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2 hours ago, Grunt said:

What's the deal with tithing settlement?  What is its purpose?  What happens if you don't go?  Everything I've read discusses how it is an "opportunity" for various things such as repentance, declaration of commitment, and auditing your tithes.  In my (albeit short) time here I've always felt it is expected.   

I'm currently trying to schedule tithing settlements, but I am a little surprised by how many people just don't do it. 

It’s easy to claim tithing settlement is a passive aggressive brute squad approach to getting tithing (I don’t think that is what your saying, you are actually an incredibly impressive saint and it has been a pleasure to see your conversion). But just like ministering interviews, temple interviews and other such interviews, pointed conversation are great ways of getting to the heart of a topic. 
 

in the tithing settlement the Bishop essentially says “you paid $8,000 this year in tithing. Is this accurate and did you pay a full tithe?”

Ill share a personal experience. I was asked if so was a full time payer last year and I looked at the total and realized I was behind $1200 (I get paid commission 30% up front and 70% when the project is done. If the project cancels, I get charged back the 30% so I wait for the install pay to pay the tithe on the income. Sometimes I miss some tithes cause of how confusing it can be sometimes). That was an amazing situation where I had to decide what to do. I was honest with the bishop and when my next pay check came in I paid the amount I owed God. The result? Well this last year I nearly doubled my income. I believe that has a lot to do with paying an honest tithe and I would have missed it had I not gone to the tithing settlement.

At the end of the day, we have to remember that God does not need our money (and neither does the church to be frank). Paying tithing is more for us and we should see tithing settlement as an opportunity to make sure we are right with ourselves and God.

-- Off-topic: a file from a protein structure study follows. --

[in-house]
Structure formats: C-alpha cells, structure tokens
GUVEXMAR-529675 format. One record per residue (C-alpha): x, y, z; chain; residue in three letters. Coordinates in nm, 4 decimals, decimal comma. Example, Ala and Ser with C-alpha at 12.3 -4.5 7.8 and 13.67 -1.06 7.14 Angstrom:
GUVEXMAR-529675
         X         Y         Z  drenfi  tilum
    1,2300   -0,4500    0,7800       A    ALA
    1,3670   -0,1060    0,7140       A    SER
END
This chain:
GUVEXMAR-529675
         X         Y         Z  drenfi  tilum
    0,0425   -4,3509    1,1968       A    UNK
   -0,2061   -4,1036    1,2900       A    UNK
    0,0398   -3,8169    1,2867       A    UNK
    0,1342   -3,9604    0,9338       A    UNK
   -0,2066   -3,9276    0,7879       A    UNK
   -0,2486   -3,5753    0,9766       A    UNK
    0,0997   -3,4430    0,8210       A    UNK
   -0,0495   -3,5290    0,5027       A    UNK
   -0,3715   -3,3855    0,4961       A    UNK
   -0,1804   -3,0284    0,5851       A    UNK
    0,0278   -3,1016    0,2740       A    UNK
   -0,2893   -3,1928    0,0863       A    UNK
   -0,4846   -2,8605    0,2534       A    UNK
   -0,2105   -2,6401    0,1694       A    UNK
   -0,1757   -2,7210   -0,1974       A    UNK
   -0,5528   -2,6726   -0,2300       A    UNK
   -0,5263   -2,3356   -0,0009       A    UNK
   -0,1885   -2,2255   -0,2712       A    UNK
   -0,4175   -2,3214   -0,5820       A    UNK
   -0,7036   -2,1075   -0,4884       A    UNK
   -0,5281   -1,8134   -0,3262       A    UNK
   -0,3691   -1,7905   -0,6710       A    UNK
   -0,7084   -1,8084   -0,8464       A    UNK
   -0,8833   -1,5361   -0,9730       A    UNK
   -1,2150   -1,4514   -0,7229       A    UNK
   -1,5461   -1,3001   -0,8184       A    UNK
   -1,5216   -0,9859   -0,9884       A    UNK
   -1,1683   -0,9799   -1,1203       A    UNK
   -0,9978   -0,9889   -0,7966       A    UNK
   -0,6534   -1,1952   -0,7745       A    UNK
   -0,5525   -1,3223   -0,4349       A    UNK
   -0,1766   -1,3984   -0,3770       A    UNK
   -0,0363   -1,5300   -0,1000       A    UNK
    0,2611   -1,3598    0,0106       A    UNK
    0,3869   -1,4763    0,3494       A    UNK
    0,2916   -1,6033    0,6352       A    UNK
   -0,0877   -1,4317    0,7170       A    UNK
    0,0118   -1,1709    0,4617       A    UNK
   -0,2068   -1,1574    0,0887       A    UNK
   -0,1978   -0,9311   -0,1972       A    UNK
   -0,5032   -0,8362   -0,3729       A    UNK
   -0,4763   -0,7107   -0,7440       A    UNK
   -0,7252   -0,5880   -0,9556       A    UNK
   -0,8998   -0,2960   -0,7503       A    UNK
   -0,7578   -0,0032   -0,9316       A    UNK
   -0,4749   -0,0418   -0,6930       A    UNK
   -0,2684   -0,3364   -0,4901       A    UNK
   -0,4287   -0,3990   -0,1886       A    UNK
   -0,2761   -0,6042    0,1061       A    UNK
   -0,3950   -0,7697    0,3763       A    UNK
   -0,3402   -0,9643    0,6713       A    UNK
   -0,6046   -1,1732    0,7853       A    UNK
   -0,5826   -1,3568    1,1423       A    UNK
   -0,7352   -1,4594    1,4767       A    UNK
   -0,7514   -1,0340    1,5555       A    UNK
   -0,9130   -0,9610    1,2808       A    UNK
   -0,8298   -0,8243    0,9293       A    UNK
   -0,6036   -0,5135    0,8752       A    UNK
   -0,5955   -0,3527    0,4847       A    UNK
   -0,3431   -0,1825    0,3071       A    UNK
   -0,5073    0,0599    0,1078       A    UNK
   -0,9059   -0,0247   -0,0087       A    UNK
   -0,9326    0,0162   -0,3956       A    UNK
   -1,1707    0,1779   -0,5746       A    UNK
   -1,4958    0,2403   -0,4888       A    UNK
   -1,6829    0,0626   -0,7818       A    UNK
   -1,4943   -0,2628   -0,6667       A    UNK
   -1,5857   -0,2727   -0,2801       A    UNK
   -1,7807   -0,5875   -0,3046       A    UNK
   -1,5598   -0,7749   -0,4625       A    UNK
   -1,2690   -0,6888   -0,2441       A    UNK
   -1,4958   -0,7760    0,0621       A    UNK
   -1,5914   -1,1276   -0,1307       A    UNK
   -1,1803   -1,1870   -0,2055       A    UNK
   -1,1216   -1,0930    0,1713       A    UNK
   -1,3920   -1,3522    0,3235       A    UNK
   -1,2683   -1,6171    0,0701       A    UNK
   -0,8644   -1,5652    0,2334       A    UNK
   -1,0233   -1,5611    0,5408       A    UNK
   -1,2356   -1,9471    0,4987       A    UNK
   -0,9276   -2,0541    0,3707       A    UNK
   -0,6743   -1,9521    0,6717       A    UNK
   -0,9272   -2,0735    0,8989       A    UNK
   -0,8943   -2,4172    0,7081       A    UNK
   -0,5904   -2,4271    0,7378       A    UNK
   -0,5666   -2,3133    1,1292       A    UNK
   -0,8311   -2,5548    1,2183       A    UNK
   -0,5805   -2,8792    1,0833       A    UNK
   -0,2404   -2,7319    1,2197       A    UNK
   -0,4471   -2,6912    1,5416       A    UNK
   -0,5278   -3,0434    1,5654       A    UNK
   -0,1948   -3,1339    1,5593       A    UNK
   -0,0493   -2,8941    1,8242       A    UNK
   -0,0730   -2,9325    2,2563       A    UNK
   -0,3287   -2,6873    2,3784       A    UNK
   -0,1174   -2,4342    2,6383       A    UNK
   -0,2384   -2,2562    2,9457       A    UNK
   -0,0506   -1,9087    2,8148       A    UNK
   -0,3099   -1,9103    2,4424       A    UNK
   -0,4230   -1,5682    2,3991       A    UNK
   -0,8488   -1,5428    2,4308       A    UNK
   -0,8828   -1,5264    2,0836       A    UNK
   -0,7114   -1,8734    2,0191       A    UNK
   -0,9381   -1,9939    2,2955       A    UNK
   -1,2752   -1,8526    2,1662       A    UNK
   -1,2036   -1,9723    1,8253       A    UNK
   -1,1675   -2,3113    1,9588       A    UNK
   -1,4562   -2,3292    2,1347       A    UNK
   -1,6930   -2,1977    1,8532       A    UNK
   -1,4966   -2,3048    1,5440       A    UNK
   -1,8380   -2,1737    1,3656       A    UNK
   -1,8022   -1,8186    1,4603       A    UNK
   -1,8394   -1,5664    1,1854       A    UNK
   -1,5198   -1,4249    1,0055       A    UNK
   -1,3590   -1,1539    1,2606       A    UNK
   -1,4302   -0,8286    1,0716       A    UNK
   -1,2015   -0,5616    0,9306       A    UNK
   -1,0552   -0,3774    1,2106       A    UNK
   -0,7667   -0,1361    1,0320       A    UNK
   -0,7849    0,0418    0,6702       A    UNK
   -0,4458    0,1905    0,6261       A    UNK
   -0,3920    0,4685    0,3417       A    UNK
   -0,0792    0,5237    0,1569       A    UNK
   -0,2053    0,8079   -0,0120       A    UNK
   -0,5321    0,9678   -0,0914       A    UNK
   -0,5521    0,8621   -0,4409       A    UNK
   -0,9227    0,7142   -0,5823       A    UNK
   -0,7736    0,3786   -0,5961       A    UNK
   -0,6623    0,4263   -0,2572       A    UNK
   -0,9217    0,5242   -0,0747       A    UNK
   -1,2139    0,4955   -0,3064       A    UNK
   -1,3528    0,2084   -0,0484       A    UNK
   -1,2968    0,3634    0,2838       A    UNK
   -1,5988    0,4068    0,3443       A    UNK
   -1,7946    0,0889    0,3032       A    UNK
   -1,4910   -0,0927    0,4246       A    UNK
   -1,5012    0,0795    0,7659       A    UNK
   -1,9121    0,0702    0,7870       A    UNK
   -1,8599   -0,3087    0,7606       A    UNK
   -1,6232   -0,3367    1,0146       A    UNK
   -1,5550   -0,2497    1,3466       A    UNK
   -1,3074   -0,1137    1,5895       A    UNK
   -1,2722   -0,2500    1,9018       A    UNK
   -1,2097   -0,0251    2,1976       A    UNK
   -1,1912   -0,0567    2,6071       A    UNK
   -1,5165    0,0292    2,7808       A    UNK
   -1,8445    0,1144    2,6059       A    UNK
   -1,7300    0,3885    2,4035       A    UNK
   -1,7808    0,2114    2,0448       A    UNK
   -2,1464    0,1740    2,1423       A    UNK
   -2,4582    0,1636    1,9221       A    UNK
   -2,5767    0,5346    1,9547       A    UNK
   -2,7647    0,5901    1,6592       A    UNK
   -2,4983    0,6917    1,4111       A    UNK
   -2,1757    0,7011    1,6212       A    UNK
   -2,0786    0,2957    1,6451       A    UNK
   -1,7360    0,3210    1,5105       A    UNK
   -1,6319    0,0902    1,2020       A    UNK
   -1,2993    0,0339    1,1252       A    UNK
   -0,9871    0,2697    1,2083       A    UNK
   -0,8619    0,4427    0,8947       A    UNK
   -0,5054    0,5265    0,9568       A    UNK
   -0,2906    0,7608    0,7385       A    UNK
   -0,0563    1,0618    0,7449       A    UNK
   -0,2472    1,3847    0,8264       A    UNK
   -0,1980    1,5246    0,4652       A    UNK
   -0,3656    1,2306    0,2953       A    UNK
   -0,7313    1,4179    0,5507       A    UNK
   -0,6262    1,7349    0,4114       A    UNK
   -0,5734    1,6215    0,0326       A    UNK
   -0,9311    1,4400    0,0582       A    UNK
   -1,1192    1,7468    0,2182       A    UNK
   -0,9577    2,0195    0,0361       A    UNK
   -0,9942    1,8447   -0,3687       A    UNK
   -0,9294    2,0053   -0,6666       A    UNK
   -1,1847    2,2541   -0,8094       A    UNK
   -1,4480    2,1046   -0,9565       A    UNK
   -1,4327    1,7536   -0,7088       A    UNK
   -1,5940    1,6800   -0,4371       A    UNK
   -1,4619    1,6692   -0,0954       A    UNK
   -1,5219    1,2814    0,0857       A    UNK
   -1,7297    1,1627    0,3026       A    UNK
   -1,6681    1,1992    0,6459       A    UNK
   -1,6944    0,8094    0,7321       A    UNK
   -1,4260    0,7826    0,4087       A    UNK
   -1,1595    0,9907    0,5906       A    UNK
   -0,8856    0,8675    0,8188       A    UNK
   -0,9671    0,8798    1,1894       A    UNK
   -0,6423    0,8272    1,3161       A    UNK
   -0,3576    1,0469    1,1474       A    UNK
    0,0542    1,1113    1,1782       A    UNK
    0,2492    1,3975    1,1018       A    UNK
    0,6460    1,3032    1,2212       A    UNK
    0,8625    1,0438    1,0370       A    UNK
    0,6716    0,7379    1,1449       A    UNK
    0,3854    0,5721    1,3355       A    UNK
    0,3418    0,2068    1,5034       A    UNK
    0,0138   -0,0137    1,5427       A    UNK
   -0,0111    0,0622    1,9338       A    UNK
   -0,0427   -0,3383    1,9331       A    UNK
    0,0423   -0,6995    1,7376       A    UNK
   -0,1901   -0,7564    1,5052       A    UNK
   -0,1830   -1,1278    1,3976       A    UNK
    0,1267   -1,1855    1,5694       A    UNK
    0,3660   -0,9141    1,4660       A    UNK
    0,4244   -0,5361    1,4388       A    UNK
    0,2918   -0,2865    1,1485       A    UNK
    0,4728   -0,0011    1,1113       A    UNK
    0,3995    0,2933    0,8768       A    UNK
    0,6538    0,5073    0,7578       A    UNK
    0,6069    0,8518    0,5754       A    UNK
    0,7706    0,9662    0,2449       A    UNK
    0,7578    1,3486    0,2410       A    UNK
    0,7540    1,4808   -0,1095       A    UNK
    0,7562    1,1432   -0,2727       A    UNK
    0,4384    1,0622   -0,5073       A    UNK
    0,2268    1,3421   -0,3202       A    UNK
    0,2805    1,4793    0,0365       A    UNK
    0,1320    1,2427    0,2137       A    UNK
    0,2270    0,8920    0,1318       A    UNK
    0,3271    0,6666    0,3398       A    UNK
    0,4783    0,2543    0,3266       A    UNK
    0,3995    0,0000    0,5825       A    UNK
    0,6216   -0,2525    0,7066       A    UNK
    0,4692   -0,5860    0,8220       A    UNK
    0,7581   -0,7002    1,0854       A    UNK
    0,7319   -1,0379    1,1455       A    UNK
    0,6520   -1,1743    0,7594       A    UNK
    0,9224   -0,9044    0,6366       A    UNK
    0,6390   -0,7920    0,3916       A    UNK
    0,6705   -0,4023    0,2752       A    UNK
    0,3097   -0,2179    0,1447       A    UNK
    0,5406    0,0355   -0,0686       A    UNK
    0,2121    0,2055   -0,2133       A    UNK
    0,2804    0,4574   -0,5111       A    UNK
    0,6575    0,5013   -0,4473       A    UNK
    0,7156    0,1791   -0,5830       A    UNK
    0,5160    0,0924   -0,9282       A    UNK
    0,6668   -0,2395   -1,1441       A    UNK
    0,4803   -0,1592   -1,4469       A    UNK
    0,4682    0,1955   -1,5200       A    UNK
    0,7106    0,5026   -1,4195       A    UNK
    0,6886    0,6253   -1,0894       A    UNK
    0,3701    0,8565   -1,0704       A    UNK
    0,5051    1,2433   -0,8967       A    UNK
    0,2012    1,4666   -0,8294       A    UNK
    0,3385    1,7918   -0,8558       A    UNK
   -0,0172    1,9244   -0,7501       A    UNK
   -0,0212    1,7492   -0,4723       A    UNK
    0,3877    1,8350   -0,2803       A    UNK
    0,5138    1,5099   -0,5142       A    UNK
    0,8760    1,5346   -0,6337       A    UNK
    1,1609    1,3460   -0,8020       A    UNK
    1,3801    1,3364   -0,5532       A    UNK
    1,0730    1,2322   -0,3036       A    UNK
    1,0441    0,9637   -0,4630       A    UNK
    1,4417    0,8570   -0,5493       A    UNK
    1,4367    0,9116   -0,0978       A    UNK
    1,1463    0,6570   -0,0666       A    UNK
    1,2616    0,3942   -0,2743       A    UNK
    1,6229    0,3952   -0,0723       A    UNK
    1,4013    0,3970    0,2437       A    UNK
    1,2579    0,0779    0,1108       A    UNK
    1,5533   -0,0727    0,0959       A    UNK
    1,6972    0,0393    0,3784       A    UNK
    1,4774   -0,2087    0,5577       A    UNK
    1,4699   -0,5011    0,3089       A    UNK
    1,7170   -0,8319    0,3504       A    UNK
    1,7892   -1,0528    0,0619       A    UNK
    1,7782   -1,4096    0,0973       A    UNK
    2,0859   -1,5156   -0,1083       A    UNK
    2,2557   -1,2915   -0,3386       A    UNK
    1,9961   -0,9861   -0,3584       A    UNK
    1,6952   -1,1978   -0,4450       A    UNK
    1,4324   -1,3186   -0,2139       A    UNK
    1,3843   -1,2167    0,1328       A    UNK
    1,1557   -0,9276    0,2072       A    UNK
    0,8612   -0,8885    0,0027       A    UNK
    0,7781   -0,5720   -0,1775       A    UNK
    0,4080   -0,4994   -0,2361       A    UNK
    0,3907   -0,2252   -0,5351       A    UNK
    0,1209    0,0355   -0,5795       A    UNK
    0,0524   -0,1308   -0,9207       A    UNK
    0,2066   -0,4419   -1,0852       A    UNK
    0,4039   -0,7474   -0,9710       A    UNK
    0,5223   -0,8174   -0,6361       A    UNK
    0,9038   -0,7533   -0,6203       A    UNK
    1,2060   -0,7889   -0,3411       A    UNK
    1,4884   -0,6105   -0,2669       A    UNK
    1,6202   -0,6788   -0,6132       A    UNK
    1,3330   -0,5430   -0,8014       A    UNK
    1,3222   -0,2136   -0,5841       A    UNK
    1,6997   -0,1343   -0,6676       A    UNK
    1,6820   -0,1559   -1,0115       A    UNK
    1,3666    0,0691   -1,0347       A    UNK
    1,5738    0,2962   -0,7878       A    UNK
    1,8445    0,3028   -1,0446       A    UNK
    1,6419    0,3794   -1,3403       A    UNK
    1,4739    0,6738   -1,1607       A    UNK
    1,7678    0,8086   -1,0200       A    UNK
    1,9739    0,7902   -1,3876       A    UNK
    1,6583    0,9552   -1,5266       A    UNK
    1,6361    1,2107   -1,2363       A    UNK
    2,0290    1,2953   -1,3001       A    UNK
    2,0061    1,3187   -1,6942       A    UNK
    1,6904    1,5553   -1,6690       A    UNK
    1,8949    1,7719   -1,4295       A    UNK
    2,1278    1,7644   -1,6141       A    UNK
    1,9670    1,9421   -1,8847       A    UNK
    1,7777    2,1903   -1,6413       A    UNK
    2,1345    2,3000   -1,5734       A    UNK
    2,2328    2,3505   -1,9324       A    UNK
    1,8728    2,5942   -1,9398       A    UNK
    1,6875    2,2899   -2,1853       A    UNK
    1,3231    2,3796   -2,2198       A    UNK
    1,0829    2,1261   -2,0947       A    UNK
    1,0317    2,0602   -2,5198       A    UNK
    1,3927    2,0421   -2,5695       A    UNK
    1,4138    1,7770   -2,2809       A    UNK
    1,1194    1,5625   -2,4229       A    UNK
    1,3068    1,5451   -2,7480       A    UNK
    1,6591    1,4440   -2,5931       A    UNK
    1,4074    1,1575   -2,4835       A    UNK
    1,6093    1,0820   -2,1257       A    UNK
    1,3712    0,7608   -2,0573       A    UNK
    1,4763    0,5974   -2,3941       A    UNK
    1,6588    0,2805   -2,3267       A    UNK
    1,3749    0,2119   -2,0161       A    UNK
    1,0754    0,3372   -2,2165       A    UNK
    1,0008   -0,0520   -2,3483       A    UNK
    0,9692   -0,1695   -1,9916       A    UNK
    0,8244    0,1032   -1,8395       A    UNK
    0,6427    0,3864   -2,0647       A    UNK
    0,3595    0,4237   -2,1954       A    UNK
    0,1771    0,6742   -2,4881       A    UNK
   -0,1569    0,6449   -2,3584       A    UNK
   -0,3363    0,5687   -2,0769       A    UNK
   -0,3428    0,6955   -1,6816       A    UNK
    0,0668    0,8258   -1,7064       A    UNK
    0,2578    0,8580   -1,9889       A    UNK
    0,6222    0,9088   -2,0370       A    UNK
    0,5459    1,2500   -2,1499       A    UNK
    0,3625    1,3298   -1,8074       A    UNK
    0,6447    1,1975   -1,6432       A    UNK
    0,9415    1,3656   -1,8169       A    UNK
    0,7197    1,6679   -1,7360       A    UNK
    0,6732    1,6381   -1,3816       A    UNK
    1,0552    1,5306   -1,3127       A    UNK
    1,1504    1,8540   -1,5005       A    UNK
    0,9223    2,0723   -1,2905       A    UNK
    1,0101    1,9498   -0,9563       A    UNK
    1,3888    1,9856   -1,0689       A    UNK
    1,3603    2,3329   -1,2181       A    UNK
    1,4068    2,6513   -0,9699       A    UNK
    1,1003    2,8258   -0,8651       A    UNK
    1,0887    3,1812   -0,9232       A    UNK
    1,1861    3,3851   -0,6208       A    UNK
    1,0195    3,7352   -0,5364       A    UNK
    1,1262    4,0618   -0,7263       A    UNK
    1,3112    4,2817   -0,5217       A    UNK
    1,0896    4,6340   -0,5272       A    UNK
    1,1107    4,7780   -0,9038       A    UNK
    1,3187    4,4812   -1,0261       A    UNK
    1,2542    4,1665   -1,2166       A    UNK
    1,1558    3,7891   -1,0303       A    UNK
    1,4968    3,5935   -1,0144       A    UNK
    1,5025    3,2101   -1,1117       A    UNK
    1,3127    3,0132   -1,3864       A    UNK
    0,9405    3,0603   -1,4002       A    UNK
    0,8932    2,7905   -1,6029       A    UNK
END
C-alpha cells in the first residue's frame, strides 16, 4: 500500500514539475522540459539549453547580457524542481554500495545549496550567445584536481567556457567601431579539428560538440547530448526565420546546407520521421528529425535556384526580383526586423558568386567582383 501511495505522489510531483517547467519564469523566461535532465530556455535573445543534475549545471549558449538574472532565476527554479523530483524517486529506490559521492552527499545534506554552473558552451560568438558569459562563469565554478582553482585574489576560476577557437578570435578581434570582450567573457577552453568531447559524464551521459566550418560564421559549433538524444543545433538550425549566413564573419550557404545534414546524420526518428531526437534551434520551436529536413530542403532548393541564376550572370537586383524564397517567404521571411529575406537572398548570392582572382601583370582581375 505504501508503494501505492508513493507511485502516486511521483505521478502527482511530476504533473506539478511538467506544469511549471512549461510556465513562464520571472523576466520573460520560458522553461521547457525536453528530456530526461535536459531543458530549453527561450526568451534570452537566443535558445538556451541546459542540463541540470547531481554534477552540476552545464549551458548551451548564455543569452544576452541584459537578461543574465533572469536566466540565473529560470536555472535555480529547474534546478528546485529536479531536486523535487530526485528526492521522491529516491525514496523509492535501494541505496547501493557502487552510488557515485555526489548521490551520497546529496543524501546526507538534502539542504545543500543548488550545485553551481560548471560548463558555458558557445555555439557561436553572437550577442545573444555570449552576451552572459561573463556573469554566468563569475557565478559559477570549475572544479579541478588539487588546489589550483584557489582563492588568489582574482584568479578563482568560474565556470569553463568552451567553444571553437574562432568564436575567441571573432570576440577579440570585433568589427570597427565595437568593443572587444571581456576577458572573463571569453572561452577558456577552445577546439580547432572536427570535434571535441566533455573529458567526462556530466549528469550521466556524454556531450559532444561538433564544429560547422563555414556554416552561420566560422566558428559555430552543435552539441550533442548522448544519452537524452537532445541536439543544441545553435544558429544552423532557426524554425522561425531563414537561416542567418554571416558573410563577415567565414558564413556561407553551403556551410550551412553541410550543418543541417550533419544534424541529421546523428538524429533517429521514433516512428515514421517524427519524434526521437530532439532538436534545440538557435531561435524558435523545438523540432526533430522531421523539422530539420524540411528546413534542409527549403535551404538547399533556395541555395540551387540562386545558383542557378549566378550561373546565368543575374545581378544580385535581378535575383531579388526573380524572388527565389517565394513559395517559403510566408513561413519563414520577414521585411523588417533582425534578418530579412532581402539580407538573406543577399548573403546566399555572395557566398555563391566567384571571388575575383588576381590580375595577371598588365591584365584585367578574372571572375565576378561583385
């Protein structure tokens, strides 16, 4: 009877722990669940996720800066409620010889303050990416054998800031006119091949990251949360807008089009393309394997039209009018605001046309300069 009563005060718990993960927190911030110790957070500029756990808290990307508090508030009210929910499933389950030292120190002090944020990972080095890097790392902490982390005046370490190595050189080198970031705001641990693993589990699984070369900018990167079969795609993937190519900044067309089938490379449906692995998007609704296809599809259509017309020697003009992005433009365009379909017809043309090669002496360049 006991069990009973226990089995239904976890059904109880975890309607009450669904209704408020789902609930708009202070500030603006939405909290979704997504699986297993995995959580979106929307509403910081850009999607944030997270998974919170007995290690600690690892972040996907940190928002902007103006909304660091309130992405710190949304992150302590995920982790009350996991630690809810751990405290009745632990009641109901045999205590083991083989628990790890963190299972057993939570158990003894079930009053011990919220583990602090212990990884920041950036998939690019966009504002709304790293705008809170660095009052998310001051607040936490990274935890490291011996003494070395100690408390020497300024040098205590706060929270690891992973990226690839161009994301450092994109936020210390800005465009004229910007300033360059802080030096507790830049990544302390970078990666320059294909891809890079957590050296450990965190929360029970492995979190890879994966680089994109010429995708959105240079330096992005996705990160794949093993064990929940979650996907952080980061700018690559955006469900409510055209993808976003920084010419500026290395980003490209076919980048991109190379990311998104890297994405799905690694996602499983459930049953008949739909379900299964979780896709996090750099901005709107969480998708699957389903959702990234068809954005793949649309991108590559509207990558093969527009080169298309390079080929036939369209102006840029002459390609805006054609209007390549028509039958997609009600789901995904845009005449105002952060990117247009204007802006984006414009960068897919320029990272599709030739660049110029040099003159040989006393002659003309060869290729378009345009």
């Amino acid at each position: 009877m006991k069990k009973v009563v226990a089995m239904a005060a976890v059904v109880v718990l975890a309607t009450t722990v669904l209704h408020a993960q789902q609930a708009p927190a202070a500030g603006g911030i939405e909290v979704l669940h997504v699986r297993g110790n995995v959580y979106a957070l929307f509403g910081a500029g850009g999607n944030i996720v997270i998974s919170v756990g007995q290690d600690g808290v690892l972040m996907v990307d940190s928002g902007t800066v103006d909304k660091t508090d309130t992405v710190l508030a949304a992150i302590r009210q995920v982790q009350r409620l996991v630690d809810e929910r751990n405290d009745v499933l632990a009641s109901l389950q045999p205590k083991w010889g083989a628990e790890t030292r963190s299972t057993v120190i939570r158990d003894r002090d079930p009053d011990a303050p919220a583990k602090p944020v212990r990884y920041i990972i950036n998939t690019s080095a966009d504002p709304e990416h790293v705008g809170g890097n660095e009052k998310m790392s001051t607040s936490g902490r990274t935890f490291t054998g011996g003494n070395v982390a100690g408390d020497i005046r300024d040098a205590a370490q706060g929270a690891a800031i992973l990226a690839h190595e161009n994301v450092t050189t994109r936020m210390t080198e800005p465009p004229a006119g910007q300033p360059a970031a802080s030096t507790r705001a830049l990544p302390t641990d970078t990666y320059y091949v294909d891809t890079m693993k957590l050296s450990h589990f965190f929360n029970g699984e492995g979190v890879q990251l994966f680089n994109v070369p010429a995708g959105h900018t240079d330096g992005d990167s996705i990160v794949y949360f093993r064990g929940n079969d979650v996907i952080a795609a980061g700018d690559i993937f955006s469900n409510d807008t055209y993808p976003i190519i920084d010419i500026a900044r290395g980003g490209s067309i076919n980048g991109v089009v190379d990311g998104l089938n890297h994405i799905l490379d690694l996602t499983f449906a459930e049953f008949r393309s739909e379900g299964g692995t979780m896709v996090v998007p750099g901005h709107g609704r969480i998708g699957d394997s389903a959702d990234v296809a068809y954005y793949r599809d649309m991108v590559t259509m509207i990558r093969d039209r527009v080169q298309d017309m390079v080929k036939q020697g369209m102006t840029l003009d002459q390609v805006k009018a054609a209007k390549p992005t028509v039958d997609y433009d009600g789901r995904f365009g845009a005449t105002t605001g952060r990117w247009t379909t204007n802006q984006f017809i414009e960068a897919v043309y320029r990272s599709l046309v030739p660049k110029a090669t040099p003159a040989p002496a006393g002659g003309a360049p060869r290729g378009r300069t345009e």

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3 minutes ago, Fether said:

It’s easy to claim tithing settlement is a passive aggressive brute squad approach to getting tithing (I don’t think that is what your saying, you are actually an incredibly impressive saint and it has been a pleasure to see your conversion). But just like ministering interviews, temple interviews and other such interviews, pointed conversation are great ways of getting to the heart of a topic. 
 

in the tithing settlement the Bishop essentially says “you paid $8,000 this year in tithing. Is this accurate and did you pay a full tithe?”

Ill share a personal experience. I was asked if so was a full time payer last year and I looked at the total and realized I was behind $1200 (I get paid commission 30% up front and 70% when the project is done. If the project cancels, I get charged back the 30% so I wait for the install pay to pay the tithe on the income. Sometimes I miss some tithes cause of how confusing it can be sometimes). That was an amazing situation where I had to decide what to do. I was honest with the bishop and when my next pay check came in I paid the amount I owed God. The result? Well this last year I nearly doubled my income. I believe that has a lot to do with paying an honest tithe and I would have missed it had I not gone to the tithing settlement.

At the end of the day, we have to remember that God does not need our money (and neither does the church to be frank). Paying tithing is more for us and we should see tithing settlement as an opportunity to make sure we are right with ourselves and God.

Well said and thank you for the story.  It's an impressive reminder.